It's again a question of supply and demand, but it's demand that has fallen off, according to reports. Prices of fresh produce went high enough that people stopped buying it. Now prices are down and farmers are saying that their proceeds won't even cover production costs.

18 August 2008

The woodburner

Meet our wood-burning stove. I searched my blog, and then I searched Walt's blog, and I was surprised to see that neither one of us had ever posted a picture of it. It's a woodstove that we had installed in April 2006. We had it put in our big fireplace because the fireplace itself didn't draw as it should and was basically unusable.

This wood-burning stove takes logs 16" long.
It puts out a lot more heat than a fireplace fire.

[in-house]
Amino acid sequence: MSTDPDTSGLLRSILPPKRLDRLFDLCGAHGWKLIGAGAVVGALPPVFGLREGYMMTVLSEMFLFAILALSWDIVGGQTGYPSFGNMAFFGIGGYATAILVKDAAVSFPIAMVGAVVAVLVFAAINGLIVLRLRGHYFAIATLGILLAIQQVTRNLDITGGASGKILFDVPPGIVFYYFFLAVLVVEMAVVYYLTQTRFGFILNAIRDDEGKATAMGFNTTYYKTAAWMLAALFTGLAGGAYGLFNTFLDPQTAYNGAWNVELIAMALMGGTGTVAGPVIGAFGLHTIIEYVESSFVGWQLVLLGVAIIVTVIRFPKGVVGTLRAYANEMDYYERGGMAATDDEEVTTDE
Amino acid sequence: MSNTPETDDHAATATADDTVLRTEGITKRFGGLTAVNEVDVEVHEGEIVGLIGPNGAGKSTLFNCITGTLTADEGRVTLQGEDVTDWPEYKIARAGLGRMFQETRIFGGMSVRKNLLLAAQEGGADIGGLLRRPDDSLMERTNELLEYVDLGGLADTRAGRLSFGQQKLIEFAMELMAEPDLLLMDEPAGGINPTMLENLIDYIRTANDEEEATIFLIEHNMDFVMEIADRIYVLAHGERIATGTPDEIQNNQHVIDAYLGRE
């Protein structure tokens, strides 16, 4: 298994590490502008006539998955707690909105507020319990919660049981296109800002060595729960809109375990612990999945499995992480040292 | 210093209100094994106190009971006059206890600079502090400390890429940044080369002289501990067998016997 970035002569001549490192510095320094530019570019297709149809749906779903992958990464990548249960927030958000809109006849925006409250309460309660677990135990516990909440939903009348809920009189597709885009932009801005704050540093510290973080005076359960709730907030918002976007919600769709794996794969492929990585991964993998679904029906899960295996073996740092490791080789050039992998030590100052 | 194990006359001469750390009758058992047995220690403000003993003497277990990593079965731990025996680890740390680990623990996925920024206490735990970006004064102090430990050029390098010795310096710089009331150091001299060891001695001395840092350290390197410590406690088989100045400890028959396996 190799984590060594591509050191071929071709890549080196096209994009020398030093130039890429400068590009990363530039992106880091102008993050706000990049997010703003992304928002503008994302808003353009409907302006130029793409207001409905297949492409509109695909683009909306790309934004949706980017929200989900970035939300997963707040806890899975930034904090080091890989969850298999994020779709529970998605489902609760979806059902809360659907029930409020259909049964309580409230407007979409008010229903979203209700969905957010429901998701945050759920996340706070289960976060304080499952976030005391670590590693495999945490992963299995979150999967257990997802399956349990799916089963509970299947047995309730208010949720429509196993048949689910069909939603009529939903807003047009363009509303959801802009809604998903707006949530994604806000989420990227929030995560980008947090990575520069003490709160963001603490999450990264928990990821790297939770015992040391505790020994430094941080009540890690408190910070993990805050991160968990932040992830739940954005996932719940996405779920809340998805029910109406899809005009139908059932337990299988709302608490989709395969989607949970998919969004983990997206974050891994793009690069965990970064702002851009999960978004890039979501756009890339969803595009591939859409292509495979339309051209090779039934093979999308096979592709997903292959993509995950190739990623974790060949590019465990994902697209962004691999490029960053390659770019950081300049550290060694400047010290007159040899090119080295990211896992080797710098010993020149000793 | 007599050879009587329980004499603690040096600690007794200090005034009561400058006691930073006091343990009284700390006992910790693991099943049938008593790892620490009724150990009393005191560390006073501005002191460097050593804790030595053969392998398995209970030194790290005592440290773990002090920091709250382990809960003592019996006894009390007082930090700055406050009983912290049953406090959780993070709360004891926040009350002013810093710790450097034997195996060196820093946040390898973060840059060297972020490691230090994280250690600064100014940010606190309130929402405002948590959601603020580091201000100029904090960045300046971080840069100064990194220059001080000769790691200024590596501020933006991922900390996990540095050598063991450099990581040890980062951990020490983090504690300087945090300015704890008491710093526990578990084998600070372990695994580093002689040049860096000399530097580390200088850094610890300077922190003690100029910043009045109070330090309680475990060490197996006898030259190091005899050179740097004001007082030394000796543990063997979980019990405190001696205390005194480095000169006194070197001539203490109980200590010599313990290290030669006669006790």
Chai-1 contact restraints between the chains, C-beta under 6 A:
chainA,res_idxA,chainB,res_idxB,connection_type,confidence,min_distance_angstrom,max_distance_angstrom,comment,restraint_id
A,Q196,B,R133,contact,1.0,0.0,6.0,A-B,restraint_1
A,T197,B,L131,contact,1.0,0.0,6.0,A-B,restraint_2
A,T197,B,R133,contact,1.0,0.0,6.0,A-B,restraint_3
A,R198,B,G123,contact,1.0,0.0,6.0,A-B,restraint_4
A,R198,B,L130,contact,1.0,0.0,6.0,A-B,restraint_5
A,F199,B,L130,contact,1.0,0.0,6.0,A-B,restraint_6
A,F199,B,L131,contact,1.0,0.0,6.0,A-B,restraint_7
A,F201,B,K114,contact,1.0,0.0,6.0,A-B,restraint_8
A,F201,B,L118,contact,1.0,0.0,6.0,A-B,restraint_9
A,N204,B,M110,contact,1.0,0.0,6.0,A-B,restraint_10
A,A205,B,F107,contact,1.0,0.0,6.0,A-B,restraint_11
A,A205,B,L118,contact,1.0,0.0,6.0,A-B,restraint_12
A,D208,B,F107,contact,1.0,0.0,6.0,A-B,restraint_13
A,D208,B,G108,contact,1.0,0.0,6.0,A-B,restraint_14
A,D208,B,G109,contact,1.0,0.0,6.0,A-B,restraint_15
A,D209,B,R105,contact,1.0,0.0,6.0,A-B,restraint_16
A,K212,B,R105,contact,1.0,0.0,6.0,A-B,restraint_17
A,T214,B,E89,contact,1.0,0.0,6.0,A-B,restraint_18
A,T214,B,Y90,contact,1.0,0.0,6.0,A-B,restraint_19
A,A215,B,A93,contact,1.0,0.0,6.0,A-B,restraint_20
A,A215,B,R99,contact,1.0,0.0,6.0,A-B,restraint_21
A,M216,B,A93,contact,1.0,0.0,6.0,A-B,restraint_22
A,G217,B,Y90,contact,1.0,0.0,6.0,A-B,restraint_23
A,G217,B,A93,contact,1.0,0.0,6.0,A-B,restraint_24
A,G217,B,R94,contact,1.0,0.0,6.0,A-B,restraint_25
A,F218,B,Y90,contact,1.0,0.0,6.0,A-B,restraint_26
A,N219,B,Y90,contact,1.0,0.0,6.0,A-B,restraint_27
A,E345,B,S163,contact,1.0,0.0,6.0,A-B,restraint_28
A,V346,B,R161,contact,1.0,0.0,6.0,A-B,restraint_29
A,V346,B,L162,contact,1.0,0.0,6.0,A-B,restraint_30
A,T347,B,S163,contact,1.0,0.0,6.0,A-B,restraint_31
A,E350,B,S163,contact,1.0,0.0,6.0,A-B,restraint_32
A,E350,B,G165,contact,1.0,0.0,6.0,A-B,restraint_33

Every time we had a fire in the fireplace, a lot of smoke came out into the room. One fireplace specialist we called in said the only real solution was to tear the whole thing out and rebuild a fieplace from scratch. We asked whether he thought a wood-burning stove would be effective. Yes, he said, that's another solution. So we had one put in.

It turned out that the French government gave us back 40% of the purchase price of the stove because it is a renewable-energy heating device. That was nice.

Did I say that a stère is one cubic meter of wood? That's the definition of that term. The logs are one meter long, so a single row of them one meter high and one meter long is what it takes. A meter is 39 inches, so we're taking about a pile of wood about 3 ft. wide, 3 ft. deep, and 3 ft. high. We're getting about 15 of those.